The oldest operating tobacco manufacturer in the U.S. It was named for Pierre Abraham Lorillard, who founded the company in 1760. By 1910, James Buchanan Duke controlled Lorillard through American Tobacco, but Lorillard kept its original name. In 1911, the U.S. Court of Appeals directed the dissolution of American Tobacco and Lorillard became an independent company again.
In 1925, Lorillard had a great transition when Benjamin Lloyd Belt became president. having been with the company since 1911. Belt made some profitable decisions. He began to promote the Old Gold brand instead of Beech-Nut chewing tobacco, sponsoring “Old Gold Presents Paul Whiteman and His Orchestra, ” a weekly hour-long show on CBS in New York. The Whiteman Hour had its first broadcast in February 1929. When the Whiteman band went to Hollywood in mid-1929 to make the film King of Jazz, Old Gold leased a special eight-coach train to take Whiteman and his entourage to the West Coast. Belt was still president when he died in 1937.
Camp Old Gold is an interesting side note about cigarettes in Wolrd War II. It was one of the American Army camps established near Le Havre, France. The staging-area camps were named after brands of American cigarettes; the assembly area camps were named after American cities. The military chose the names primarily for security. Referring to the camps without an indication of their geographical location helped to ensure that the enemy would not know precisely where they were. Anybody eavesdropping or listening to radio traffic would think that cigarettes were being discussed or the camp was stateside, especially regarding the city camps. Secondly, there was a subtle psychological reason, the premise being that troops heading into battle wouldn’t mind staying where cigarettes must be plentiful and troops about to depart for combat would be comforted in places with familiar names from back home (Camp Atlanta, Camp Baltimore, Camp New York, and Camp Pittsburgh, among others). By war’s end, however, all of the cigarette and city camps were devoted to departees. Many processed liberated American POWs (Prisoners of War) and some even held German POWs for a while.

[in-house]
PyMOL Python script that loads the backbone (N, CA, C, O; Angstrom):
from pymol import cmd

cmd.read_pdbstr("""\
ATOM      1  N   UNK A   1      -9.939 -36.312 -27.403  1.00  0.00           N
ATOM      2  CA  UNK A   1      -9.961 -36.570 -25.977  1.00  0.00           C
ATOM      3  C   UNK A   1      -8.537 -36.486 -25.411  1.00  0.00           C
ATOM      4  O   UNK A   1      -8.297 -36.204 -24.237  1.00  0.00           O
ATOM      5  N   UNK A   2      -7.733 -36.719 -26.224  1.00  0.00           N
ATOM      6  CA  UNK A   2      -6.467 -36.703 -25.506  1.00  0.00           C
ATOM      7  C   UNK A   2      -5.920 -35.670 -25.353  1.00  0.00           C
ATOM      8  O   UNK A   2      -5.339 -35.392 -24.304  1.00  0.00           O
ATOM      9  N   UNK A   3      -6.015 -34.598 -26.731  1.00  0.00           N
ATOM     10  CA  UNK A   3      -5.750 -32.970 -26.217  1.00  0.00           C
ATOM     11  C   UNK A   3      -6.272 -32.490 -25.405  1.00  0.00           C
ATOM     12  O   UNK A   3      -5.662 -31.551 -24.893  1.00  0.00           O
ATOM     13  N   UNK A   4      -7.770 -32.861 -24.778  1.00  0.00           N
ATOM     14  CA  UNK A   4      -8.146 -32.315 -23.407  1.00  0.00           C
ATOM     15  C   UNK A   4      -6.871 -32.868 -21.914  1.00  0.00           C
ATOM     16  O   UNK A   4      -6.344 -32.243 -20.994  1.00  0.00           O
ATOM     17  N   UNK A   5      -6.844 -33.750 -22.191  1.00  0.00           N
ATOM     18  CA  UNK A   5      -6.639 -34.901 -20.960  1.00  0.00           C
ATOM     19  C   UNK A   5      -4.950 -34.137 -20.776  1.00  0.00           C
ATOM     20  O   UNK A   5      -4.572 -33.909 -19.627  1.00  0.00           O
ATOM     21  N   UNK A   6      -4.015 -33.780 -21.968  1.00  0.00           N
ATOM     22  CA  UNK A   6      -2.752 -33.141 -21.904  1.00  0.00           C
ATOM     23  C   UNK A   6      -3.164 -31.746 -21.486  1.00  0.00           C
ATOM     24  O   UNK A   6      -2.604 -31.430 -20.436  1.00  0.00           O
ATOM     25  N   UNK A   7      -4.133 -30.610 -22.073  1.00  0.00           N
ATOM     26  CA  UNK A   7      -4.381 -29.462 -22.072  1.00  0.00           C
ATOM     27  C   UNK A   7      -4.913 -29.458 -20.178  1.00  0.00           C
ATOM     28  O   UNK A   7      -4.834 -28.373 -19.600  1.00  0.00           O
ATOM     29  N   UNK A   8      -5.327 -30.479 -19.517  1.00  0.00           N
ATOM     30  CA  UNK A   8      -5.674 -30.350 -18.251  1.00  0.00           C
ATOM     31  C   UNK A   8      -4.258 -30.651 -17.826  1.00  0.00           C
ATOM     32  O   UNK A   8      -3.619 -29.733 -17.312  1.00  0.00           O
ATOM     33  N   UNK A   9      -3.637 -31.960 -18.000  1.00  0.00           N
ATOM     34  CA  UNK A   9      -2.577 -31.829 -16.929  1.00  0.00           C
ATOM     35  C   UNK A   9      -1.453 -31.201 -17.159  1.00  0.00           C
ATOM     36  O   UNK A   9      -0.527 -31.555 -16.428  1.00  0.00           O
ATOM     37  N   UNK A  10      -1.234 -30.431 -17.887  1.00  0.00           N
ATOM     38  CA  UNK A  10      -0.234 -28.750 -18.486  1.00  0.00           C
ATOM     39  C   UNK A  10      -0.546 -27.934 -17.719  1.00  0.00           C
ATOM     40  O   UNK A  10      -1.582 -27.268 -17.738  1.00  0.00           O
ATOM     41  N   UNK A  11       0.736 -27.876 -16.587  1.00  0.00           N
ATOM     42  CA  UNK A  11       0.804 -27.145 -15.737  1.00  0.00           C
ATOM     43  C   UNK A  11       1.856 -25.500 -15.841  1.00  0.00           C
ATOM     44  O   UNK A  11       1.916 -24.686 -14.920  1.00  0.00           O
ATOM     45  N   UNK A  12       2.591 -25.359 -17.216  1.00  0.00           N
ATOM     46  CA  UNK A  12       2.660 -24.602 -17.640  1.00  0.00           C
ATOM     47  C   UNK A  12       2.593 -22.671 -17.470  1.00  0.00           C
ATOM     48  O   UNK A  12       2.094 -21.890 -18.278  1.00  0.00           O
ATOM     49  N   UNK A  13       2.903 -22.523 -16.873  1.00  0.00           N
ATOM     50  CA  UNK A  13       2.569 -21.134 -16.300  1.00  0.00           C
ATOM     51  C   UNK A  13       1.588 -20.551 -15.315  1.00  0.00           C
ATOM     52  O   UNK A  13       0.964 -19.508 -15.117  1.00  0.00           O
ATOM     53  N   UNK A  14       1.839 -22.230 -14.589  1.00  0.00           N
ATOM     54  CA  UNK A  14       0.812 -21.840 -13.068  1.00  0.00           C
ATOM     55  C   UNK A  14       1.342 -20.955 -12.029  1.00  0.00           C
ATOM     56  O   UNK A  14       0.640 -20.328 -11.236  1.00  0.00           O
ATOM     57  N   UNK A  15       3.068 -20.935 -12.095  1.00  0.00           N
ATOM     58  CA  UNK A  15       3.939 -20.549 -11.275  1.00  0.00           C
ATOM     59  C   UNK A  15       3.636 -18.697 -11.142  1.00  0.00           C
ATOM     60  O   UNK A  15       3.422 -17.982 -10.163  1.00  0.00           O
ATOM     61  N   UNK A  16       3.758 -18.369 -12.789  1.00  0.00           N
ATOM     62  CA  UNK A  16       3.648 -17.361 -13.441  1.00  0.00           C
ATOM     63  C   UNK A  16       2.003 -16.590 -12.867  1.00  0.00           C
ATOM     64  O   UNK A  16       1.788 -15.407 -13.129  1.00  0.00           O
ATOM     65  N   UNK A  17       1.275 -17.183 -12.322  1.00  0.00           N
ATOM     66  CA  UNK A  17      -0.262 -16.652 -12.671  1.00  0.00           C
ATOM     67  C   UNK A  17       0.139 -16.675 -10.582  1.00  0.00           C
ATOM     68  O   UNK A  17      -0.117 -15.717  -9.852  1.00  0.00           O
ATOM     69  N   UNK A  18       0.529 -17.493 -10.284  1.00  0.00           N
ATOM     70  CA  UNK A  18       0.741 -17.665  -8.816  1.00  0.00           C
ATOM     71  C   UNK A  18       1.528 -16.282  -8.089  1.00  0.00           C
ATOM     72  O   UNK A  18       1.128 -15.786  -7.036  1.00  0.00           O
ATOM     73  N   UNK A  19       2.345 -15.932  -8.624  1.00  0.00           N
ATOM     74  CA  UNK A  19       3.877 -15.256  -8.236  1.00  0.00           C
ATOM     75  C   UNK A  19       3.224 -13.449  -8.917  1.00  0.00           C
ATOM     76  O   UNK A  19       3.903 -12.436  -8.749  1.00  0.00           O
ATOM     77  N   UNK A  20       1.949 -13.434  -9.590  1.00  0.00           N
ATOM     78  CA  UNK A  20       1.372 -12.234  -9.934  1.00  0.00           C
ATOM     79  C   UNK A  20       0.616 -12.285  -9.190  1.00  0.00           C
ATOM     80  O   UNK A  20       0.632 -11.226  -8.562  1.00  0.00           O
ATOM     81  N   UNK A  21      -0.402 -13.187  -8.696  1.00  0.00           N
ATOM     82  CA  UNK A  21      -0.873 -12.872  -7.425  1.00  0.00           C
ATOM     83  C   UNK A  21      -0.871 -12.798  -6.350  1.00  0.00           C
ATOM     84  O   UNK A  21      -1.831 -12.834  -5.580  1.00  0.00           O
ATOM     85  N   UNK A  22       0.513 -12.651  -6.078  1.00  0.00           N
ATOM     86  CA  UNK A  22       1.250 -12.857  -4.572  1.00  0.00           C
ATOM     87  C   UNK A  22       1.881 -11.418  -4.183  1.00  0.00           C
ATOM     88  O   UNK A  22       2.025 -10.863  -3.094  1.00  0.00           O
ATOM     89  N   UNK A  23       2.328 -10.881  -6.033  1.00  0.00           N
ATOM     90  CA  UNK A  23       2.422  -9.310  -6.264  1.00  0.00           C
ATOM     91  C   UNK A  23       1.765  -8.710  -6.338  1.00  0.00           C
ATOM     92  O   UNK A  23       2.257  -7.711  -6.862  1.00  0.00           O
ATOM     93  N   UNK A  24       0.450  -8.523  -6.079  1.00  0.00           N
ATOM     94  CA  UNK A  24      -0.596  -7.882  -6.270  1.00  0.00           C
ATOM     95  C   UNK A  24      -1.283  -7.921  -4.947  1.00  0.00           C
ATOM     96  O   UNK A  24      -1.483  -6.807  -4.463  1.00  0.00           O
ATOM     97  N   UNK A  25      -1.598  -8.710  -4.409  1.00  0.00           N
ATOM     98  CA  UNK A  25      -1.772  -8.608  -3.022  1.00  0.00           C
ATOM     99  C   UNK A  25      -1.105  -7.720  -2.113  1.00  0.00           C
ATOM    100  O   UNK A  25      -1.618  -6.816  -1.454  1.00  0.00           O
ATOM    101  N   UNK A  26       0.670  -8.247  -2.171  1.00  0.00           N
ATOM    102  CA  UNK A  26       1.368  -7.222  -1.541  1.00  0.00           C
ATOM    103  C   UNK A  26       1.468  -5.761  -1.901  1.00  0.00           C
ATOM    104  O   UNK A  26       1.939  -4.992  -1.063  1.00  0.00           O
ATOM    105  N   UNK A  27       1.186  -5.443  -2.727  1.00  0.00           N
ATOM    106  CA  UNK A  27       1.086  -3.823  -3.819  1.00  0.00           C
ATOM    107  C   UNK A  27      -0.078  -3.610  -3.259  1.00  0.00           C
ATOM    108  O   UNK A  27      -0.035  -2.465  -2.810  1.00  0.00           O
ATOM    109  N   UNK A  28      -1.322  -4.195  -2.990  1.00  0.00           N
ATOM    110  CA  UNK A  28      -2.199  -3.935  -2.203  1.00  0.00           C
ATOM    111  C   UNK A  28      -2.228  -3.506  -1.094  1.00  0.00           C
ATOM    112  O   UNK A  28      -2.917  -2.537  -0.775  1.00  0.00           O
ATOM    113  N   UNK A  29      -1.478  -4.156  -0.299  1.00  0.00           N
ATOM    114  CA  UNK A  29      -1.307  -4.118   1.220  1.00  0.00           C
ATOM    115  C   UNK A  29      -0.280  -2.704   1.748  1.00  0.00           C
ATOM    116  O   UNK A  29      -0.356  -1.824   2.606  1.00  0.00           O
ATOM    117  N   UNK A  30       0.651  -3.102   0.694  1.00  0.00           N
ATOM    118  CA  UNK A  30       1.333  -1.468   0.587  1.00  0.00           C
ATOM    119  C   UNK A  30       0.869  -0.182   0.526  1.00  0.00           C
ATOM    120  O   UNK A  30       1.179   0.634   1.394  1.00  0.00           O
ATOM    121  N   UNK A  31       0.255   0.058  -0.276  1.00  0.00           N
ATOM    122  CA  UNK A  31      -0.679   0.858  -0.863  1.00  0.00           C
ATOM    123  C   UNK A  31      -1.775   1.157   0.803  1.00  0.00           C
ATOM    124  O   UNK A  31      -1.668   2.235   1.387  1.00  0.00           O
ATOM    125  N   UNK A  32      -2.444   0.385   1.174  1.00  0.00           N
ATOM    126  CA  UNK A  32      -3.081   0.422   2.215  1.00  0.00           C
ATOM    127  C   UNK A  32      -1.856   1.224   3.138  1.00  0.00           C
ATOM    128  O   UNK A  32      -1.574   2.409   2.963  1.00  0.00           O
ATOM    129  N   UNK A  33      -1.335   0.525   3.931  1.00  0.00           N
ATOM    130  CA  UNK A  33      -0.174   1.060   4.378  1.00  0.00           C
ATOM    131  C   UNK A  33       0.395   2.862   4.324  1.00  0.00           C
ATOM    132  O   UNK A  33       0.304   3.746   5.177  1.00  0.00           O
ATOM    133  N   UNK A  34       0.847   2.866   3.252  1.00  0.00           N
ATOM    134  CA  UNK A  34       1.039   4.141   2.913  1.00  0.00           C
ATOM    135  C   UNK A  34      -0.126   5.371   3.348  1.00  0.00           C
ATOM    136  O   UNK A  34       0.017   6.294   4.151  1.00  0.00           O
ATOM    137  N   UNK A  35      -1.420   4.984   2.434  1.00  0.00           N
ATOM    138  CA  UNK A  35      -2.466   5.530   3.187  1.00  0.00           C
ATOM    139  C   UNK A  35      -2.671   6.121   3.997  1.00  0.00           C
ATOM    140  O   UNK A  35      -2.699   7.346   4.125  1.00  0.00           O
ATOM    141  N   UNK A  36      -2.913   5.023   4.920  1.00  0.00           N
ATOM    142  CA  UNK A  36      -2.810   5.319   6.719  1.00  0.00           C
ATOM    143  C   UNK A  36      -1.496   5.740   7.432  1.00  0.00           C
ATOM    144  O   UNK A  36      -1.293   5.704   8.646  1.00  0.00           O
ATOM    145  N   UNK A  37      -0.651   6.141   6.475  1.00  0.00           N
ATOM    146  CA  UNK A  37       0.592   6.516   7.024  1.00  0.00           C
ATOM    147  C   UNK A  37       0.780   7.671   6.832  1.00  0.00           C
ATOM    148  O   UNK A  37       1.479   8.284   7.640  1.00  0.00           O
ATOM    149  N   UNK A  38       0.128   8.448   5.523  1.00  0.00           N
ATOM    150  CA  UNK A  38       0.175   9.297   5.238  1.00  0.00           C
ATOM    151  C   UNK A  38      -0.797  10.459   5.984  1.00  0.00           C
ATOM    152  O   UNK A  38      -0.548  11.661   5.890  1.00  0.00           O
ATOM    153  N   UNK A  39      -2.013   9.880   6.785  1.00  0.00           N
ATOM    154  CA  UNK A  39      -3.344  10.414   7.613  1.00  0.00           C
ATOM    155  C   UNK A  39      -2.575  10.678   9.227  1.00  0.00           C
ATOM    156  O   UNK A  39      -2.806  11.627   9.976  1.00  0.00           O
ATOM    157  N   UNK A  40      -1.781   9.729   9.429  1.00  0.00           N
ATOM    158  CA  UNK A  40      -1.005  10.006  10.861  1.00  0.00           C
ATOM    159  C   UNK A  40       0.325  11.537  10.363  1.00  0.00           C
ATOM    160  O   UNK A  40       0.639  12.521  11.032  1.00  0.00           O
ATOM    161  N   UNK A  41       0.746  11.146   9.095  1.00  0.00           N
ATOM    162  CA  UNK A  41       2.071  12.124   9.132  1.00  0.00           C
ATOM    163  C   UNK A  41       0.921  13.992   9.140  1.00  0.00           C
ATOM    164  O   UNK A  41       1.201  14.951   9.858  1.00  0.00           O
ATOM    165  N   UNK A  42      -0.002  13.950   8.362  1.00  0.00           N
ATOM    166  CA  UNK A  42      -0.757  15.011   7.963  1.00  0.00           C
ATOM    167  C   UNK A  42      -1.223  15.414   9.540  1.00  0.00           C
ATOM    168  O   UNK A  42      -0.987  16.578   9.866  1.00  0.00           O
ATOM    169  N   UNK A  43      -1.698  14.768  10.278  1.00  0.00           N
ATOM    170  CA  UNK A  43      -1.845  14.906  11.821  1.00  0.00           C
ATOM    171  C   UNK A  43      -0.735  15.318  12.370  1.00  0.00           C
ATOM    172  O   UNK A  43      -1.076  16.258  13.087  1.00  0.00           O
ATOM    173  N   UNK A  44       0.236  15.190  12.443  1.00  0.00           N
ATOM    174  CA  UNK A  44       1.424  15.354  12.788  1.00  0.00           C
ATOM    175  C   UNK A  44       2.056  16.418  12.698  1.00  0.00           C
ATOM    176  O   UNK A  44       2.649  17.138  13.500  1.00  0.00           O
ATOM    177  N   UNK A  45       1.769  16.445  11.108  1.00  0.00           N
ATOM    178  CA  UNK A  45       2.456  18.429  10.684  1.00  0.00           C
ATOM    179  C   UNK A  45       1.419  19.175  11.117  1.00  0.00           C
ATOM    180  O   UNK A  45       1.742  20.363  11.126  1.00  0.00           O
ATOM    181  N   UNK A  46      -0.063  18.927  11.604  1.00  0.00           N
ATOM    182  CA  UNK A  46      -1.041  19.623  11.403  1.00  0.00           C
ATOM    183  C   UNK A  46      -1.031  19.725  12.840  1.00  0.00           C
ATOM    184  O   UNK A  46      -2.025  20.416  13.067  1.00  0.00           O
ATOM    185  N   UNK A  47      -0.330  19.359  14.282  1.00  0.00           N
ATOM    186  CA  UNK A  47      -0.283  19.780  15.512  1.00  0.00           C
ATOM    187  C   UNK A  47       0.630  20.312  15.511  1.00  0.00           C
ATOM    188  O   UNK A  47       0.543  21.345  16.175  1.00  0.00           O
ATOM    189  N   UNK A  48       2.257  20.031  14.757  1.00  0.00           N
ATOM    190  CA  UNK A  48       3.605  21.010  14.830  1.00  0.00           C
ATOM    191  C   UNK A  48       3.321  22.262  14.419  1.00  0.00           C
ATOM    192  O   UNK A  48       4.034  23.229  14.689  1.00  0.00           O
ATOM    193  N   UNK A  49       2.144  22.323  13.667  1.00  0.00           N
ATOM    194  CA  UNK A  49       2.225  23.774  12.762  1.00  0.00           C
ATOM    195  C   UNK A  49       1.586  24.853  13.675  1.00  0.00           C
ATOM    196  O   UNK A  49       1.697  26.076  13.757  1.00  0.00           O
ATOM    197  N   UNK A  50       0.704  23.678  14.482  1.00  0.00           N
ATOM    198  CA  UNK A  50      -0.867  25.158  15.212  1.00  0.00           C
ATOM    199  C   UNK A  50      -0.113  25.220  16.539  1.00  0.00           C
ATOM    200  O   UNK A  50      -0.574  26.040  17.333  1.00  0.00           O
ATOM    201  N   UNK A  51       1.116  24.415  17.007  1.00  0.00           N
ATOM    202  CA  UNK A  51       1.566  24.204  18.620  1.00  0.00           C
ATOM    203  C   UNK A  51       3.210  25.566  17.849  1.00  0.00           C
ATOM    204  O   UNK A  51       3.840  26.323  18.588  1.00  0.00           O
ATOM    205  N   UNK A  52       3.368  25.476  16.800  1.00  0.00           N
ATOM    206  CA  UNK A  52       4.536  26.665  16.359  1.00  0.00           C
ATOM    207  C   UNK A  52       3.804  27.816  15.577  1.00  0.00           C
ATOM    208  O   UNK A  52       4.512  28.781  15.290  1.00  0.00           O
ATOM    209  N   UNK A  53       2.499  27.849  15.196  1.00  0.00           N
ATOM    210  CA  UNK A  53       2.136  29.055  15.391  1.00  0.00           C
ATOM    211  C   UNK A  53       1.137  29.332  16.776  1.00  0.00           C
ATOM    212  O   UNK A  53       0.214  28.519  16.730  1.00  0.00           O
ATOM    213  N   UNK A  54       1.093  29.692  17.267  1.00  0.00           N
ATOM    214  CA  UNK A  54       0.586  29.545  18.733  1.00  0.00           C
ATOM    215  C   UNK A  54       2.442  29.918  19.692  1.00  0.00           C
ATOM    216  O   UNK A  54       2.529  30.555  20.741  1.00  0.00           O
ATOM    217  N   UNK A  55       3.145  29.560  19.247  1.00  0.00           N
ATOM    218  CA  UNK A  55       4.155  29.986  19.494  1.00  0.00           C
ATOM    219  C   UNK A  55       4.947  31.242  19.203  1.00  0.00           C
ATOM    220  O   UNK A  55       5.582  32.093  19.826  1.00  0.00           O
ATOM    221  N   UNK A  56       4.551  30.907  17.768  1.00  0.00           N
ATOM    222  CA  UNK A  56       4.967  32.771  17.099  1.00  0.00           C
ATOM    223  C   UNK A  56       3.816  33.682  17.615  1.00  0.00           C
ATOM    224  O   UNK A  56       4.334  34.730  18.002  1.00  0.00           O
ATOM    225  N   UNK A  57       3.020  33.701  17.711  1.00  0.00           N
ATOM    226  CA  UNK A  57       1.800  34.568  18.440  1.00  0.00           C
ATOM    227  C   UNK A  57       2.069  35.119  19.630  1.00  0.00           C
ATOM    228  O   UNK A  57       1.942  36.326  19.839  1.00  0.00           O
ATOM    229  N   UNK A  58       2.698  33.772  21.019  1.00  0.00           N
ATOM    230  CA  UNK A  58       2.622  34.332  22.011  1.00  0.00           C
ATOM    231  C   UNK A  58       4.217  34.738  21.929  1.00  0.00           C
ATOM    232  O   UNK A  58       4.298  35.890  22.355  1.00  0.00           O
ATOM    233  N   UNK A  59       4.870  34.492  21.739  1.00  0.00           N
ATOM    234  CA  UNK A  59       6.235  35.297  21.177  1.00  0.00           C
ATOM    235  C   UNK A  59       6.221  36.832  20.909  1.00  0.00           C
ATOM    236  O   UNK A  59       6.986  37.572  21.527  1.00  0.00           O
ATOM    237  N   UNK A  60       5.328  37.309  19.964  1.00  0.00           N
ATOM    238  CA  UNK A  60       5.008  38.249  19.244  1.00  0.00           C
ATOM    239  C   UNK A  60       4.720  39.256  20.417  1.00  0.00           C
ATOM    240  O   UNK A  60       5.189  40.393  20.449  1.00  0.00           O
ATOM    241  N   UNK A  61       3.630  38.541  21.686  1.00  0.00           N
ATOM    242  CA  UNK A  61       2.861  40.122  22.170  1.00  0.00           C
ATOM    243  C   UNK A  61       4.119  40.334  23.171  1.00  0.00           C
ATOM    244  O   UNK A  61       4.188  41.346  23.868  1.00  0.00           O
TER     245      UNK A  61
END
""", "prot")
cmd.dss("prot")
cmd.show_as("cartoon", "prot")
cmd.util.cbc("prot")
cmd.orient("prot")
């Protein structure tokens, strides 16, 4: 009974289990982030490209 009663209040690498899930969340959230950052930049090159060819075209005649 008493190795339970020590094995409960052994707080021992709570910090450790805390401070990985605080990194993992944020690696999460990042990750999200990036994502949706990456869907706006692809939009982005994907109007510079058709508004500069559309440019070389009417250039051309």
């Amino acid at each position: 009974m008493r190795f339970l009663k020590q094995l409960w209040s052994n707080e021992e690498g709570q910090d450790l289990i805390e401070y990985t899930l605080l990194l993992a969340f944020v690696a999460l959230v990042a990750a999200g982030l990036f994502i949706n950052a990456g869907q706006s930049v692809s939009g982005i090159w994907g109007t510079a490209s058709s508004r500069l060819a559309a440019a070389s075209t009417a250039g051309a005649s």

Lorillard Tobacco Company opened a new cigarette plant on East Market Street in Greensboro, North Carolina in 1956, moving cigarette manufacturing from Jersey City, New Jersey and Richmond, Virginia.
Loews Corporation purchased Lorillard in 1968.
Wikipedia. “Lorillard Tobacco Company.” Last updated June 9, 2020. Accessed July 6, 2020. https://en.wikipedia.org/wiki/Lorillard_Tobacco_Company